A second oil tanker is reportedly missing in the Gulf of Guinea, weeks after a tanker was hijacked off Nigeria and subsequently released, in a potential uptick in regional piracy.
Contact with the Marine Express tanker, managed by Hong Kong-based Anglo-Eastern, was lost on Friday afternoon, according to an Anglo-Eastern spokesman. The vessel, carrying 22 Indian crew and 13 500 tons of gasoline, was last seen in Benin’s waters.
The cause of the loss of communication was unknown and a search was underway, conducted with help from Nigerian and Beninese authorities, Anglo-Eastern said.
“We regret that contact has been lost with the vessel, which was the Cotonou Anchorage in Benin, West Africa,” the spokesman said.
India’s minister of external affairs Sushma Swaraj said on Twitter that 22 Indian nationals were onboard.
The incident comes weeks after the MT Barret, anchored off Cotonou, was hijacked by pirates on 9 January. After a six-day search, the tanker and crew were found safely in Lagos after the tanker owner negotiated with the hijackers, according to the International Maritime Bureau (IMB).
Piracy-related issues were a decade ago focussed off the east African coast, particularly Somalia’s unpoliced waters. But the Gulf of Guinea threat has increased.
Ships in the area were the target of a series of piracy-related incidents last year, according to a January report by the International Maritime Bureau, which highlighted the waters off West Africa as an area of growing concern.
There were ten incidents of kidnapping involving 65 crew members in or around Nigerian waters last year, the IMB said. Globally 16 vessels reported being fired upon, seven of which were in the Gulf of Guinea.
According to Dryad Maritime, pirates operating off the Niger Delta have deliberately targeted the Masters and Chief Engineers of ships as high value targets to kidnap for ransom. At times during 2017, larger numbers of crew have been taken in single raids, which explains why more mariners have been taken, although fewer attacks have actually taken place. The number of ships attacked in 2017 (44) is lower than the 54 attacked during 2016, though 25 more crew were kidnapped in 2017 than in the previous year.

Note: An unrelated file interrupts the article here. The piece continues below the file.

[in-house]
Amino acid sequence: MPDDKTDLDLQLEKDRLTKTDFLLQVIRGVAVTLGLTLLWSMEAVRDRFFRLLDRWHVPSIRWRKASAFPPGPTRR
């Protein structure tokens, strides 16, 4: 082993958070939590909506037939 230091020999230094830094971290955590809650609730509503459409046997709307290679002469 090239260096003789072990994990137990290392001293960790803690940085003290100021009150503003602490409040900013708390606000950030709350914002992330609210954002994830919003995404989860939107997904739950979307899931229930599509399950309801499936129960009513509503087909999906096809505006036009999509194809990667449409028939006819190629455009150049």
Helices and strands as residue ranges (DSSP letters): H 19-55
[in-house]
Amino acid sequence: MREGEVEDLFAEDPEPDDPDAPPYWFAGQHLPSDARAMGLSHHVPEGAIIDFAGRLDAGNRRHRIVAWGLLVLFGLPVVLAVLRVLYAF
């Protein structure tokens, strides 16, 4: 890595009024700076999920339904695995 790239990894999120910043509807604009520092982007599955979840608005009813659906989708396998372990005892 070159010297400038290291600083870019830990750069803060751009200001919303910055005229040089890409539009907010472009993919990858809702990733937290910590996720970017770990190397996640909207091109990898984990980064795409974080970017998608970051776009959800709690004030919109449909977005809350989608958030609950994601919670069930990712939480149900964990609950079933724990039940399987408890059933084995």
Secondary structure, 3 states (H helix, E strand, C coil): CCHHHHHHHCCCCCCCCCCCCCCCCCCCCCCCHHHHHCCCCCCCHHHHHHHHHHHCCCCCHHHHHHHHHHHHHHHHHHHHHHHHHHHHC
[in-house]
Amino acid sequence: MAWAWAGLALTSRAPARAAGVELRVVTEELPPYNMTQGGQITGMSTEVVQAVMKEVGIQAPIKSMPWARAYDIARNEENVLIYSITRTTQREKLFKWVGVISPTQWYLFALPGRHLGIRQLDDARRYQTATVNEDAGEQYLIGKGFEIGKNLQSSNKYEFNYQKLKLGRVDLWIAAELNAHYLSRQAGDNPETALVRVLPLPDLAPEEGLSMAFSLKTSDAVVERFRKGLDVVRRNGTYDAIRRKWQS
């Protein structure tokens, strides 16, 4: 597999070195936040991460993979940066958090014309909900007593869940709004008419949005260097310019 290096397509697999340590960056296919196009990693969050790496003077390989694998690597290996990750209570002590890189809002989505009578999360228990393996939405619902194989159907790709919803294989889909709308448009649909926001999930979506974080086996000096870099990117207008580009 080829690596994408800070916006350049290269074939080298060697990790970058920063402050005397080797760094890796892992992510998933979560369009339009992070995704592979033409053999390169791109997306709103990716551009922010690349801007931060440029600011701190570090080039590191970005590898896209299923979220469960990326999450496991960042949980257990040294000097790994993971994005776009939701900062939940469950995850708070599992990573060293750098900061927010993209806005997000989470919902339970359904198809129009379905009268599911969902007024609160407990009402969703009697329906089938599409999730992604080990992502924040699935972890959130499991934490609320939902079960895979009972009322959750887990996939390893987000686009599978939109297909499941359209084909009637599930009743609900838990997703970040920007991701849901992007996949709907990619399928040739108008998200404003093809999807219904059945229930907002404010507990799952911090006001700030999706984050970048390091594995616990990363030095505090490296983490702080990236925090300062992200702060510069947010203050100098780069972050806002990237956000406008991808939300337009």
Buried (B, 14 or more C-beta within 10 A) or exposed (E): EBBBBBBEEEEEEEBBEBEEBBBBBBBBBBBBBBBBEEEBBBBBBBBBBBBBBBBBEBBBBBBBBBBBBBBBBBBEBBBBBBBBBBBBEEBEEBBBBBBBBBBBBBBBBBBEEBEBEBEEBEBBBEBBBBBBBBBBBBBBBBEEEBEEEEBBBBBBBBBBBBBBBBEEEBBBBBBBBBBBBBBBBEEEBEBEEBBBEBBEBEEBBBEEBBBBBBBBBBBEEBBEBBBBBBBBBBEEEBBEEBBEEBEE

“Dryad Maritime remains concerned that the Nigerian navy are unable to effectively deter pirates or police the waters off the Niger Delta. Apart from three unsuccessful attacks early in the year which occurred just over 100 nautical miles from shore, Pirate Action Groups have focussed their operations to an area primarily within 60 nautical miles to the south and south west of Bonny Island. Despite repeated daytime attacks occurring here, the pirates have been able to remain on board targeted vessels for several hours before the Nigerian Navy show a visible presence. This gives the armed gangs plenty of time to loot vessels, and attempt to kidnap crew and leave the scene with little fear of detention,” Dryad said.
“Despite regular media statements by the Nigerian navy that it has taken control of the seas off the Niger Delta, the facts are that the pirates have little to fear of being captured by them,” Dryad said last month. For instance, after six pirates were captured in November, eight other attacks took place in the following month and a half off Nigerian waters.
Dryad noted that in addition to hijacking, maritime theft is rife in the Gulf of Guinea.
In spite of recent attacks, the International Maritime Bureau says that piracy has hit a 22-year low, with 180 incidents of piracy and armed robbery against ships being reported to the IMB in 2017, the lowest annual number of incidents since 1995, when 188 reports were received.
In 2017, 136 vessels were boarded, while there were 22 attempted attacks, 16 vessels fired upon and six vessels hijacked.
In 15 separate incidents, 91 crew members were taken hostage and 75 kidnapped from their vessels in 13 other incidents. Three crew members were killed in 2017 and six injured.